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While Protestors Take To The Streets In Tehran For Democracy, Another Group Of Iranians Meets In Cairo For The Return Of Monarchy

Quiet sobs echo through the atrium of the Al-Rifai Mosque in Cairo, where rows of seated mourners are surrounded by wreathes of white flowers. Women dab their heavily made-up eyes, while men stare solemnly ahead.

As the streets of Tehran demand freedom, a different group of Iranians gathered in Cairo last week to commemorate the 29th anniversary of the death of Shah Mohammad Reza Pahlavi, the Iranian monarch deposed by the 1979 Islamic revolution. The Shah was granted refuge in Egypt by President Anwar Sadat and died in Cairo soon after.

Approximately 65 members of the Iranian diaspora, dressed in various shades of designer-label black, have been coming to Cairo from all over the world, some for as many as 29 consecutive years, to pay their respects. They visit Sadat's tomb, the final resting place of the Shah in the Al-Rifai Mosque, and then hold a reception in his memory, led by Empress Farah Pahlavi, the late shah's third wife.

"It's their love, we don't ask them to come here," explains Mo Saify, one of the unofficial organizers of the event who now lives in the UK. His dark eyelashes flutter down to admire the pin on the lapel of his suit jacket, the flag of the Imperial State of Iran--the same green, white, and red colors as the current flag, but with a crowned golden lion at the center. "It's so exciting, I got a headache!" exclaims Mahnaz, a first-time attendee who has lived in Toronto for ten years, and was only five years old when the Shah was deposed.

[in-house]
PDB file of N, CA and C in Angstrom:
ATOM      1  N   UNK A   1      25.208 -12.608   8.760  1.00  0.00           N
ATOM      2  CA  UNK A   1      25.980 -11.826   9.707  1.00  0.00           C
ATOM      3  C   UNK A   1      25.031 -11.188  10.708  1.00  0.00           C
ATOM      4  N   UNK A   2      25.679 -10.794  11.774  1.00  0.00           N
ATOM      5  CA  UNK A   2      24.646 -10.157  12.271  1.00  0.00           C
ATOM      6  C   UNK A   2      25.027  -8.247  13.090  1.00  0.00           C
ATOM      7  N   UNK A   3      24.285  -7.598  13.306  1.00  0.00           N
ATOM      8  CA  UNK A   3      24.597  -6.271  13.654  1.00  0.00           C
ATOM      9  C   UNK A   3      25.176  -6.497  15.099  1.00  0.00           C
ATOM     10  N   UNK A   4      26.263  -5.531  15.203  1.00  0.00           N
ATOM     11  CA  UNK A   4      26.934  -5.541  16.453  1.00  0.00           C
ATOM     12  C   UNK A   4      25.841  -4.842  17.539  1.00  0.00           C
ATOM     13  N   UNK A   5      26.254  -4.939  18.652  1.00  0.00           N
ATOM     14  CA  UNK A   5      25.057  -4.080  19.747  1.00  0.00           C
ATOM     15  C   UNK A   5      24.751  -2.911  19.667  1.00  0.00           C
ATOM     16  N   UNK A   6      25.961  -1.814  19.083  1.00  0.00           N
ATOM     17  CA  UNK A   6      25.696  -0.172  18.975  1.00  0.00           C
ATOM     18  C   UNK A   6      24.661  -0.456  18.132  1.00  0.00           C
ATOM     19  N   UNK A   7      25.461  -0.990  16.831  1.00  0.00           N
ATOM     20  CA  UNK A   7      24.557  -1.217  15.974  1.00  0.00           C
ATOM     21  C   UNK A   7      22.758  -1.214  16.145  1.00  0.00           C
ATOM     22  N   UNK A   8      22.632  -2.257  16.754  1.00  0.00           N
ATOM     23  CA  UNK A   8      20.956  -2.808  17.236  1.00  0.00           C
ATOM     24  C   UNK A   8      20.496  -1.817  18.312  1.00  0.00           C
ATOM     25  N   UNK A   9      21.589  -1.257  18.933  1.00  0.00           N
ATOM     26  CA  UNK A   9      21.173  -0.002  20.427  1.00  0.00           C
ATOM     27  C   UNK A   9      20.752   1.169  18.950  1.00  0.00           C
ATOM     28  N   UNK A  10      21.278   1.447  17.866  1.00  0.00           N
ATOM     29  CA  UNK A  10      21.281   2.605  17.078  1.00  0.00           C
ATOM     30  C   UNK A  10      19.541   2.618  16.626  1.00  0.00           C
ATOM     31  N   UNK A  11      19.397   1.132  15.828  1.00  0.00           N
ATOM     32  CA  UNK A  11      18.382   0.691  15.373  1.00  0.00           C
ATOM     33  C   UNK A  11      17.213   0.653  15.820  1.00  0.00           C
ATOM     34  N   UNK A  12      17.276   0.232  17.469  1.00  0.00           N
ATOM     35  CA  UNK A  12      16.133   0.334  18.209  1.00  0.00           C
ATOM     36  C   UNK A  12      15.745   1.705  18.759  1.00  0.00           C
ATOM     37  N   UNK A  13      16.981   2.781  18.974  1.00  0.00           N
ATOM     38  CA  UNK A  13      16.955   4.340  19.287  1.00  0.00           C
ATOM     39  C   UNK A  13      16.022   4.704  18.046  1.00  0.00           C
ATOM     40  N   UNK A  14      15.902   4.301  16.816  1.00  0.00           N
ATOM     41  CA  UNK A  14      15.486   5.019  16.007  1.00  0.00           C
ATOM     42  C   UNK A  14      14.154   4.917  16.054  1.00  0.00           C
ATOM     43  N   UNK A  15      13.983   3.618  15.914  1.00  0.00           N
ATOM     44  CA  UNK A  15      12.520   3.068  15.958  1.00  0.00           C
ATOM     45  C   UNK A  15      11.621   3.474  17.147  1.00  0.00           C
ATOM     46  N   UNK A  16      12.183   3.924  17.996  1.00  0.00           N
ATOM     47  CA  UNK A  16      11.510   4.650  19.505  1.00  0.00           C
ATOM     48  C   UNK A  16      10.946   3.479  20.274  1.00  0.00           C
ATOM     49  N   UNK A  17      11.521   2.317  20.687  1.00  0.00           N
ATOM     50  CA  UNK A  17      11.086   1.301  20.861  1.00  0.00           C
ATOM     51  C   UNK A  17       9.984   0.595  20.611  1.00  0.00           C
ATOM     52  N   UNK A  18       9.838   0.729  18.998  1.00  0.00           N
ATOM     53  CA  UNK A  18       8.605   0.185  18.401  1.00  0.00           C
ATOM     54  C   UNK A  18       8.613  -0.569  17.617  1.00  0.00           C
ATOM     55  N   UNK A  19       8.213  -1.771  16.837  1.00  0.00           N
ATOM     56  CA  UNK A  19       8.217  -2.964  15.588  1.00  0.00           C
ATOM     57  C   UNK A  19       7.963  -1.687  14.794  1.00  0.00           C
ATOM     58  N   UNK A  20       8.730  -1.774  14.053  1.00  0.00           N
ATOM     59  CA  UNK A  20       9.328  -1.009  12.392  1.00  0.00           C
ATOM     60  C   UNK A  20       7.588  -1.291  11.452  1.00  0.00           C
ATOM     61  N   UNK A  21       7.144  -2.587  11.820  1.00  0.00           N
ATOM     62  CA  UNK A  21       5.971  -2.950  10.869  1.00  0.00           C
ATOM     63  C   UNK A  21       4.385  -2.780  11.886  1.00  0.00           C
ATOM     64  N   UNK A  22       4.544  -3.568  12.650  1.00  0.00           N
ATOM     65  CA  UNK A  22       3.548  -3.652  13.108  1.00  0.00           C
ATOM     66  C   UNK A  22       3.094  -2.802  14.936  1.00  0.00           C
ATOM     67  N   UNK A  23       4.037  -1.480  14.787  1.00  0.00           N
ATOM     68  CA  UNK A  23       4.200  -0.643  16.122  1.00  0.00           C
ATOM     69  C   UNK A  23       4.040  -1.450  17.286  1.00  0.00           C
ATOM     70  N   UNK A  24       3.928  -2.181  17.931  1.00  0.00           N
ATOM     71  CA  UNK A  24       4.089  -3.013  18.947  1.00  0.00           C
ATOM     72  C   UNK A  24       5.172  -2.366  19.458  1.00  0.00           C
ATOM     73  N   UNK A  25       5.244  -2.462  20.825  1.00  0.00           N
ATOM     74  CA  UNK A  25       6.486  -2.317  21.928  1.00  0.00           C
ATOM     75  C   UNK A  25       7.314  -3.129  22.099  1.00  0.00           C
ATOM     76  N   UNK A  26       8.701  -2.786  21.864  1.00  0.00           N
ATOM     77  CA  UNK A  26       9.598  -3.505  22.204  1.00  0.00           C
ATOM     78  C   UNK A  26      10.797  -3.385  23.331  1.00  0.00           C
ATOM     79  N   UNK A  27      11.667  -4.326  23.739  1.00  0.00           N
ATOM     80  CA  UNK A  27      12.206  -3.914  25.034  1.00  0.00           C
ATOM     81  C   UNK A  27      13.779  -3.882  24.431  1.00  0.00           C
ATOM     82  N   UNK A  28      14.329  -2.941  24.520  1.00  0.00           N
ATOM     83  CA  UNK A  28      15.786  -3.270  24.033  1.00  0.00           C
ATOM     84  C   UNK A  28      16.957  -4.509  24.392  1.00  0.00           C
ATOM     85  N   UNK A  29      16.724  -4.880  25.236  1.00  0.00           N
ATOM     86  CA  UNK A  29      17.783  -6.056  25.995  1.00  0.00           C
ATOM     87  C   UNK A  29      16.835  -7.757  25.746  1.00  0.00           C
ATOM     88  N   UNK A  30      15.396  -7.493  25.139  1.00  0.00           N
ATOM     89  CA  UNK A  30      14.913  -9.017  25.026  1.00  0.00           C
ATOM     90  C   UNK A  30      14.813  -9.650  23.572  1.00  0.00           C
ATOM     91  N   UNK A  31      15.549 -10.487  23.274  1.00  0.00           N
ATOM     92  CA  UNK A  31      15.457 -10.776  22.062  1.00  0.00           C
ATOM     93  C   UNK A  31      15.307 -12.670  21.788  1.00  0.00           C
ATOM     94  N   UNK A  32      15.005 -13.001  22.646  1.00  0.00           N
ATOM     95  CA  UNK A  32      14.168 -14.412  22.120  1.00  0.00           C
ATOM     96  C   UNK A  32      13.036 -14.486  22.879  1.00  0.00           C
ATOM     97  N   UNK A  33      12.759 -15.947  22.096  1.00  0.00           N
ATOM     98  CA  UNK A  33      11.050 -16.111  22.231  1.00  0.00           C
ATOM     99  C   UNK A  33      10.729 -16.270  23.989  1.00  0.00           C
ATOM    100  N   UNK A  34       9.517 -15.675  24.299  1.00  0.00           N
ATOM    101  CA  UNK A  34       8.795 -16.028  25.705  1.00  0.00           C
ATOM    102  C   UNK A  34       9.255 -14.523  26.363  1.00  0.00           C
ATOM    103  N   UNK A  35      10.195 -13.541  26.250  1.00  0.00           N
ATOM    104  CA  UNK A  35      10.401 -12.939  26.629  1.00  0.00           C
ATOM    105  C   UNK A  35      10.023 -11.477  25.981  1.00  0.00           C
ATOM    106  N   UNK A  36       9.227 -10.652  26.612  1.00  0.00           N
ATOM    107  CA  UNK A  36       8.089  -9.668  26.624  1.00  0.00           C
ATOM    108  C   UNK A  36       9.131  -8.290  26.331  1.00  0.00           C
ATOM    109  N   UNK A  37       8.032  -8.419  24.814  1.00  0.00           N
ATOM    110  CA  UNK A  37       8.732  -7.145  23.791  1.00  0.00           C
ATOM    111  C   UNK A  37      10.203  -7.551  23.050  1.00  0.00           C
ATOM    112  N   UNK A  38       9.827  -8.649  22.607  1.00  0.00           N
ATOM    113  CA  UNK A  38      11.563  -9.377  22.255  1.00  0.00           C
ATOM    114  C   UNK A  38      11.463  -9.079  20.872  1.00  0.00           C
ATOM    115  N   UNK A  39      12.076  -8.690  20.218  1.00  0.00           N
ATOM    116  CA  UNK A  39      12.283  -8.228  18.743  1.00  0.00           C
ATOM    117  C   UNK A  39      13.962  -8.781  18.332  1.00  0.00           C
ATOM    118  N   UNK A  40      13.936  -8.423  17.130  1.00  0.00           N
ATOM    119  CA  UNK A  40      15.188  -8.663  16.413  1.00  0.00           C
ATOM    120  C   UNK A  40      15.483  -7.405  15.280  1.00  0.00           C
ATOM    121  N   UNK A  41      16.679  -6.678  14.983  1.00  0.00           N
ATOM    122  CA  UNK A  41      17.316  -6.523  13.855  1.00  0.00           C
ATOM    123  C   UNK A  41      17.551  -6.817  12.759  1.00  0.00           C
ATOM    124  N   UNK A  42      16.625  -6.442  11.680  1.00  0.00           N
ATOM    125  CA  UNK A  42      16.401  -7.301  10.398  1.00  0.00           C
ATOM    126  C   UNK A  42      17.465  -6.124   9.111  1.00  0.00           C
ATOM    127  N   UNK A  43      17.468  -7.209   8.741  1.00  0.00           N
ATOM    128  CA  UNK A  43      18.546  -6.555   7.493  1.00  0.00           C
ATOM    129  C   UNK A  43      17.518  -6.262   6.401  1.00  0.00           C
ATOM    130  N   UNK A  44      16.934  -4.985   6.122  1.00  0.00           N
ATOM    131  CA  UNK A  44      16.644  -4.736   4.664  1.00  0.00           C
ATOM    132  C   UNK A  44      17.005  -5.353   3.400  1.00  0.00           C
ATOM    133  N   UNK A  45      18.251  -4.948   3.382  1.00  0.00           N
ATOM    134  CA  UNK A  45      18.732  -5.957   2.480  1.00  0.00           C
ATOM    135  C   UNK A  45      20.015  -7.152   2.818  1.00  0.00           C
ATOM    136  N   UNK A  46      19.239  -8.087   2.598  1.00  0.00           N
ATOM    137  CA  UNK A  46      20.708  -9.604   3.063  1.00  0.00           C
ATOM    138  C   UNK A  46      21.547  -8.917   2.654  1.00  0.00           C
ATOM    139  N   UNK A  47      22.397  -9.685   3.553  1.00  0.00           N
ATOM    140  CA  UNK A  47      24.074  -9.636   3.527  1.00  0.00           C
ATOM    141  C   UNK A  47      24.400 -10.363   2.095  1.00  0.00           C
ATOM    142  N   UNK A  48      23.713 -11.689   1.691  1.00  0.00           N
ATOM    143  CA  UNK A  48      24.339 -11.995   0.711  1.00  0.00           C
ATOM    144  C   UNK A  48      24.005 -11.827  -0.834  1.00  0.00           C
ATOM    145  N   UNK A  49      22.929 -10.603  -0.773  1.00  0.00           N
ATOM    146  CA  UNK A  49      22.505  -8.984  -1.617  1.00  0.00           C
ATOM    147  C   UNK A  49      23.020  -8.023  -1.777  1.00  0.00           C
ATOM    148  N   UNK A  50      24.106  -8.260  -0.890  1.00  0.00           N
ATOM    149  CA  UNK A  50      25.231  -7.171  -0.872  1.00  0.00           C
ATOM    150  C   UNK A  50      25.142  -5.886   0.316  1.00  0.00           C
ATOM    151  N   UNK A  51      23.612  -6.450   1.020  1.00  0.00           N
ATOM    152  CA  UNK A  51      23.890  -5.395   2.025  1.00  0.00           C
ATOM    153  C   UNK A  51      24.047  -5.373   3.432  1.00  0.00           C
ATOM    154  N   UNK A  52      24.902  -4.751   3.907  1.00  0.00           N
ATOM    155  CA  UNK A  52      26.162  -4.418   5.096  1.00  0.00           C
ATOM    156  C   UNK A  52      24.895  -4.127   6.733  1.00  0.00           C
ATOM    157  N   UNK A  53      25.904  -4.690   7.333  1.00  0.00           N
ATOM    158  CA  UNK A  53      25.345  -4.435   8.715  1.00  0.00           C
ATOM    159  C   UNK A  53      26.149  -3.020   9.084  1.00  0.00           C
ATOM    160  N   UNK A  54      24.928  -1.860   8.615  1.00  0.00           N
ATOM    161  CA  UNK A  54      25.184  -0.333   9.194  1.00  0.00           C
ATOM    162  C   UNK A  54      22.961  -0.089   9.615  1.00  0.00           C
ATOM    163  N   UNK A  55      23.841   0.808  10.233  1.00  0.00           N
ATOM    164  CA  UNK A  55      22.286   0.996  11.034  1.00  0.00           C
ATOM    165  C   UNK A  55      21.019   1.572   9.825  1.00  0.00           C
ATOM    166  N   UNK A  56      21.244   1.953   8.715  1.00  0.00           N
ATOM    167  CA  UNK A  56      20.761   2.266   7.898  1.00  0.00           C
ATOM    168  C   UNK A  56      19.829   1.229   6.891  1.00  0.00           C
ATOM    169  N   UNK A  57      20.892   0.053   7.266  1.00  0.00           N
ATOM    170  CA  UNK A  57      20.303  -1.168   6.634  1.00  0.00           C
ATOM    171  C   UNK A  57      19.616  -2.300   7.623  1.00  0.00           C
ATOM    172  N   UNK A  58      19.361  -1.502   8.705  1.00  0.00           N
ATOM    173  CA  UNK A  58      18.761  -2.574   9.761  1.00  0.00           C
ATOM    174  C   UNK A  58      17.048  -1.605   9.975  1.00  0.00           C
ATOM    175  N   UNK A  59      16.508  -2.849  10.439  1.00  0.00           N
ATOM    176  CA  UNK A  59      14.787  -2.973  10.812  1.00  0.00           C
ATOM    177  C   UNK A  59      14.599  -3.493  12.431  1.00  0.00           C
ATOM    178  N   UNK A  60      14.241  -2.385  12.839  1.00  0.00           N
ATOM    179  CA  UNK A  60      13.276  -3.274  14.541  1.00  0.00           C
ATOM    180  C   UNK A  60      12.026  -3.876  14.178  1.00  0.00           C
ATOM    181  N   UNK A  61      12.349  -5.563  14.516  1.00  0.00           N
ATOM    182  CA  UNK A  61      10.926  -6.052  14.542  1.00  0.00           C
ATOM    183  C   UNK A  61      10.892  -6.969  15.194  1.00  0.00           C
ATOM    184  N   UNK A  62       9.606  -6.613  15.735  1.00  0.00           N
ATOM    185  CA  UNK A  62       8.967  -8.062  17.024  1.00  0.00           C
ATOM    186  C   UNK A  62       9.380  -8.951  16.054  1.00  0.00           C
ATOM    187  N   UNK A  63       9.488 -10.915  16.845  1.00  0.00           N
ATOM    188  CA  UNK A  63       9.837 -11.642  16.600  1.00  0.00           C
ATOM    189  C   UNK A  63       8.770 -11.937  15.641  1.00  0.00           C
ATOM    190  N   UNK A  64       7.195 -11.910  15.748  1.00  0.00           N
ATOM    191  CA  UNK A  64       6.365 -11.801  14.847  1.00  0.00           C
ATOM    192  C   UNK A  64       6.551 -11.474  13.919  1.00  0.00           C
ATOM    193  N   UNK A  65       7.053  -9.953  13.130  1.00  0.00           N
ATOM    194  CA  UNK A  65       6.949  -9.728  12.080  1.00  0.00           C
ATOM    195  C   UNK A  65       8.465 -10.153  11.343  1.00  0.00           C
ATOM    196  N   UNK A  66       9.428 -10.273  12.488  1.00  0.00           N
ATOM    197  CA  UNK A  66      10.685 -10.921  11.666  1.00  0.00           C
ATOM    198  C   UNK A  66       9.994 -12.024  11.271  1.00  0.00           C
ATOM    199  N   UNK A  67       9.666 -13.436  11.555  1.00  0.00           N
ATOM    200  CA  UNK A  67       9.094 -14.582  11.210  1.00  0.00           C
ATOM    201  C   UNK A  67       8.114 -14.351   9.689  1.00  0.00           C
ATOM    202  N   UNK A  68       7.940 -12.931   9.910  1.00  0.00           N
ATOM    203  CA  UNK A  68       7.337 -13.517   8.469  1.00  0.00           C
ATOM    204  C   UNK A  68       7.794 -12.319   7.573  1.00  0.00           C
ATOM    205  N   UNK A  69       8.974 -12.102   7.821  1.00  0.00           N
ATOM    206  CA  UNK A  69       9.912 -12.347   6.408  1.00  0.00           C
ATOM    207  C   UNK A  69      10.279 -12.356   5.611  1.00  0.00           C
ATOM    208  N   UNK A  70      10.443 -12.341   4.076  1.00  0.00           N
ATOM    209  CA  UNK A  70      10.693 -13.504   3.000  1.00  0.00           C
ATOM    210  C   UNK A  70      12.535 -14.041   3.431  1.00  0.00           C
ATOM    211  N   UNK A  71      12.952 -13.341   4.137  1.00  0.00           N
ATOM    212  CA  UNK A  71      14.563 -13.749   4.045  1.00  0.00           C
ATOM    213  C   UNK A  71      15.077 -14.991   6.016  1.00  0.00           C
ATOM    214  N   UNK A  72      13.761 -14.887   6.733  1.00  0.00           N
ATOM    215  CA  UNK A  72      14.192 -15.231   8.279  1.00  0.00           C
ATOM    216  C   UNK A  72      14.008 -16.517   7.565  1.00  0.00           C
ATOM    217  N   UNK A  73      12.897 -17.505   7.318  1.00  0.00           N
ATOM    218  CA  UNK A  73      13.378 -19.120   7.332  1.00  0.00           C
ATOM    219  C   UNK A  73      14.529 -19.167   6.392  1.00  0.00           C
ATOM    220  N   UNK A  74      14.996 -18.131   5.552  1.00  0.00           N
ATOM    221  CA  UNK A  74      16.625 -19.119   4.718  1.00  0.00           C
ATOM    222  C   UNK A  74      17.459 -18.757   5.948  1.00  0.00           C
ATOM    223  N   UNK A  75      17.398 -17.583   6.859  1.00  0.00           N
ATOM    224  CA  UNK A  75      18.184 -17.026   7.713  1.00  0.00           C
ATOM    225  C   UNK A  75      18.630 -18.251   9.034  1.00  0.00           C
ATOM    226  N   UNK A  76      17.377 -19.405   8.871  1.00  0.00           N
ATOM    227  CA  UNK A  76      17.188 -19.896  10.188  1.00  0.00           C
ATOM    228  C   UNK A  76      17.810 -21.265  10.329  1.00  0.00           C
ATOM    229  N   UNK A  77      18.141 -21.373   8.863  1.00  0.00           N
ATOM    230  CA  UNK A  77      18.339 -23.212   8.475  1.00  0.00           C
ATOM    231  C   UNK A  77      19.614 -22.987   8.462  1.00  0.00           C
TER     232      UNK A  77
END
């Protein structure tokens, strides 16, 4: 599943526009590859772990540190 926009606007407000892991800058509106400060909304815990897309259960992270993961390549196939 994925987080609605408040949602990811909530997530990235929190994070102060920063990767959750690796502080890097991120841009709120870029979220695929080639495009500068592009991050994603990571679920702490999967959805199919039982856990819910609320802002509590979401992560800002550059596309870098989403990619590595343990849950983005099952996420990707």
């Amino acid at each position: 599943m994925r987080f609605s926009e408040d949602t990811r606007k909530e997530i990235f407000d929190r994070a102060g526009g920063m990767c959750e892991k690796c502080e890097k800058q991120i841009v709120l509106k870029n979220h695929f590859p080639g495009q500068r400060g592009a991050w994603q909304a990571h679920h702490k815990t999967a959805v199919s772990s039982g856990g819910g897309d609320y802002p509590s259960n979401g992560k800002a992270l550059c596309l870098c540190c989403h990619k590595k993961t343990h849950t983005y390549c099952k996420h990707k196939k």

The congregation's tears at the memorial of their leader seem in stark contrast to history's memory of a man bordering on tyrannical. "The Shah was criticized of torture," Mo disdains, "various untruth was said about the Shah. Today these mullah's have done 30, multiplied 30 times the year, they've done more. Our walls in our prisons are painted in blood, in Iranian young people's blood," he proclaims.

Molok Sajadian, who now lives in San Diego, is a slight woman with the presence of a pitbull. She has been coming for the last 22 years "because I loved him. ... If [he were in] my country, every single day, every minute, I come ... because this is my heart. He was my life," she says. When I ask about the roots of her devotion, she jabs her finger at me. "He make me woman!" she says. She attributes her education, her career, and the education of her sons to the policies of the Shah. "I'm proud. Who told me? He told me! I owe him!"

Molok, like many of those gathered in Cairo, remains convinced that the Iranian monarchy will return any day now--a hope bolstered by the recent protests. "Honey," she tells me, "I am hundred percent sure, we are going have our king over there again. Without the king, I am not going to stay in my country, I am going to stay out of my country. Because my life is my king."